But even the litany of daily annoyances fails to dislodge many long-term residents. Homeowners and those over 65 say they’re likely to stay put.

Donald Prestosz, 71, a retired high school teacher and businessman living in Half Moon Bay, said the Bay Area he has called home since 1969 has become too liberal. He hates one-party, Democratic rule in Sacramento. “If you don’t have diversity of thought,” said Prestosz, a Republican, “you’ll never get anywhere.”

But Prestosz has no plans to leave his mobile home a short walk from the ocean. His doctors and favorite golf courses are all nearby. He’s sliced his handicap to 12. “My quality of life,” he said, “is great.”

Irene Yen, 55, a public health professor at UC Merced, bought her home in north Oakland 20 years ago. The family raised their two sons and sent them to very good public schools, she said. But she’s worried about public employees and other workers getting priced out.

Much has changed — once a predominantly black neighborhood, her community has gentrified as techies and other professionals priced out of San Francisco move in. Yen loves the energy and  plans to stay: “I have a lot of affection for Oakland.”

For renters, the prospect of putting down roots in the Bay Area — even if they grew up here — seems bleak. Roughly 6 in 10 renters say they expect to move in the next few years.

Austin Rickli, 22, grew up in Antioch and Brentwood and expects to finish his computer science degree at Sonoma State in a few months. Despite good grades, low student debt and a marketable degree, his hopes of staying in the Bay Area after graduation are waning.

Most entry salaries at smaller tech companies range around $50,000 — a healthy paycheck at a glance, but one quickly eaten up by rent and loan payments, he said.

He could move back home, he said, but he might choose another city. “I want to do anything in my power to start my own life,” Rickli said.

Many feel they’re reaching the breaking point.

Robert Nueding and his wife, Kelly, arrived in the Bay Area a decade ago from central Ohio with optimism and career opportunities. But in the last few years, Nueding, 38, lost his job at Walmart and his wife, suffering from anxiety, left a well-paid position at Apple. They live in an old RV with a roommate along the streets of Fremont.

“It’s just like being trapped in a corner,” said Nueding, who holds a master’s degree in literature.

They considered moving back to their hometown, but jobs are scarce and pay poorly. Nueding worries that a local school or university would not hire a homeless person to teach classes, even as a substitute. “Until I have an actual legal residence,” he said, “I feel homeless.”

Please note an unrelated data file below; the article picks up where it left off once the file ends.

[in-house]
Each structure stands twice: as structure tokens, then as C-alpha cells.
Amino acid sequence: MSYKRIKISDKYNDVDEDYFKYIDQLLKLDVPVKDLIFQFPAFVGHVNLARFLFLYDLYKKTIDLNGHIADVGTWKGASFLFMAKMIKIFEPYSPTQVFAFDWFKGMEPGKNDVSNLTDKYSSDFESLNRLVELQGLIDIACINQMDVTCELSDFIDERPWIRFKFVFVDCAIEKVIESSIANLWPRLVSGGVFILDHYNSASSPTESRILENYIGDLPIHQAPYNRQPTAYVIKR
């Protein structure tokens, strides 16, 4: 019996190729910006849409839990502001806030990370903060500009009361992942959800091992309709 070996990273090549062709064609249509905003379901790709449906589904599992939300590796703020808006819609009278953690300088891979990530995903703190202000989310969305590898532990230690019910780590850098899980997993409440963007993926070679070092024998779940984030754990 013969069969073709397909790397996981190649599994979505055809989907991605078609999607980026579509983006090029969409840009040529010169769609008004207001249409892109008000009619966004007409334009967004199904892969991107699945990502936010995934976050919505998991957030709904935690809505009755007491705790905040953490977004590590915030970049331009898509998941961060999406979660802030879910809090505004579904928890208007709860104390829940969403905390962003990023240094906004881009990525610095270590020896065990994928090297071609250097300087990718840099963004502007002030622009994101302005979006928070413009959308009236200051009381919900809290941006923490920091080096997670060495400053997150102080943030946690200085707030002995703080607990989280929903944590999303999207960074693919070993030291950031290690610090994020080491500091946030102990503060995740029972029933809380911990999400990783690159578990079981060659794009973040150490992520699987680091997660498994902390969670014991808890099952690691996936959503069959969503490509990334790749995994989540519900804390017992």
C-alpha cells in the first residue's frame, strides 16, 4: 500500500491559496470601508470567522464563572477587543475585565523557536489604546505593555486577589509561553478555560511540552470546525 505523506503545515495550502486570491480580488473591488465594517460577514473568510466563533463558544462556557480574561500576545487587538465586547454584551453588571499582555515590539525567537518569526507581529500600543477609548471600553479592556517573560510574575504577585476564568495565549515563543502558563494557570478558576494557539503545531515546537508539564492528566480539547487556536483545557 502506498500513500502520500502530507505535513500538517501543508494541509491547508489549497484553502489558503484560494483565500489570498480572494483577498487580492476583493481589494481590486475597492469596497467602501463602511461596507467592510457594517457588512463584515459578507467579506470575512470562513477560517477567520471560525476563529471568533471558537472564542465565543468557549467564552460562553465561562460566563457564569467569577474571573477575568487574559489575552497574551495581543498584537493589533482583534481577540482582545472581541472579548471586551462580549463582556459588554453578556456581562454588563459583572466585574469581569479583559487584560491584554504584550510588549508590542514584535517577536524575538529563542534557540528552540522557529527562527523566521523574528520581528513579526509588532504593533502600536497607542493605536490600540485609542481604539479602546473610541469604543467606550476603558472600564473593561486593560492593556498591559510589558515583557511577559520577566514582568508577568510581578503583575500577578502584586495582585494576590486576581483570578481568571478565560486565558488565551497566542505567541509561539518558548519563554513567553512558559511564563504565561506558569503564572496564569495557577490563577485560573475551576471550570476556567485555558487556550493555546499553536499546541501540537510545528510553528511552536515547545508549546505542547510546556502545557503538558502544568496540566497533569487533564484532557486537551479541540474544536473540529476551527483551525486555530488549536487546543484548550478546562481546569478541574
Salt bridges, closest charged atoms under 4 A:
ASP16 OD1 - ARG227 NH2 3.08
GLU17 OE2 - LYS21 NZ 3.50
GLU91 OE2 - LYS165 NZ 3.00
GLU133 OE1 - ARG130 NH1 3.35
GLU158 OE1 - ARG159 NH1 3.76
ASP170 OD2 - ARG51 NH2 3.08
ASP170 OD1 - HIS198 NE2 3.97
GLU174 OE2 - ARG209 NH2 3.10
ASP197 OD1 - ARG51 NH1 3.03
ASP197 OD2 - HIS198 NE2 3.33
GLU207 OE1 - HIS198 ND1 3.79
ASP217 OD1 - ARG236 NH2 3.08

Leslie, the Bay Area native in Los Gatos, lives with her husband in a farmhouse in the foothills. Each has more than an hour-long commute on good days.

Leslie has spent two decades in the tech industry and enjoys her job. Her mother and sister have already been priced out in the past few years. The Santa Cruz native would leave if other family members weren’t still here.

She sees a dark side of Silicon Valley tech — U.S. engineers replaced by lower-cost H-1B visa holders. All workers suffer, she said: The system unfairly pushes down salaries, while foreign-born engineers remain heavily dependent on their employers.

Leslie said many of her friends, especially with young children, are over-stressed. She sees them trying to ease the anxiety with prescription medication and therapy just to navigate daily life.

Leslie rides her three horses or goes to the beach with her four dogs to cope. But she’s not sure how much longer that therapy will work.

The poll of 1,257 registered voters in Alameda, Contra Costa, San Francisco, Santa Clara, and San Mateo counties, was conducted by FM3 Research for the Silicon Valley Leadership Group and Bay Area News Group. The poll, conducted Jan. 11-19, has a margin of error of +/- 2.8 percentage points.


Berkeley tenants rights plan would give renters first right to buy their home

By Sarah Ravani, SF Chronicle, Feb. 21, 2020

Berkeley’s mayor proposed an ordinance Thursday that would give tenants the first right of refusal to purchase the home they live in if it goes up for sale.

The legislation is the third such proposal introduced in the East Bay and statewide in recent weeks.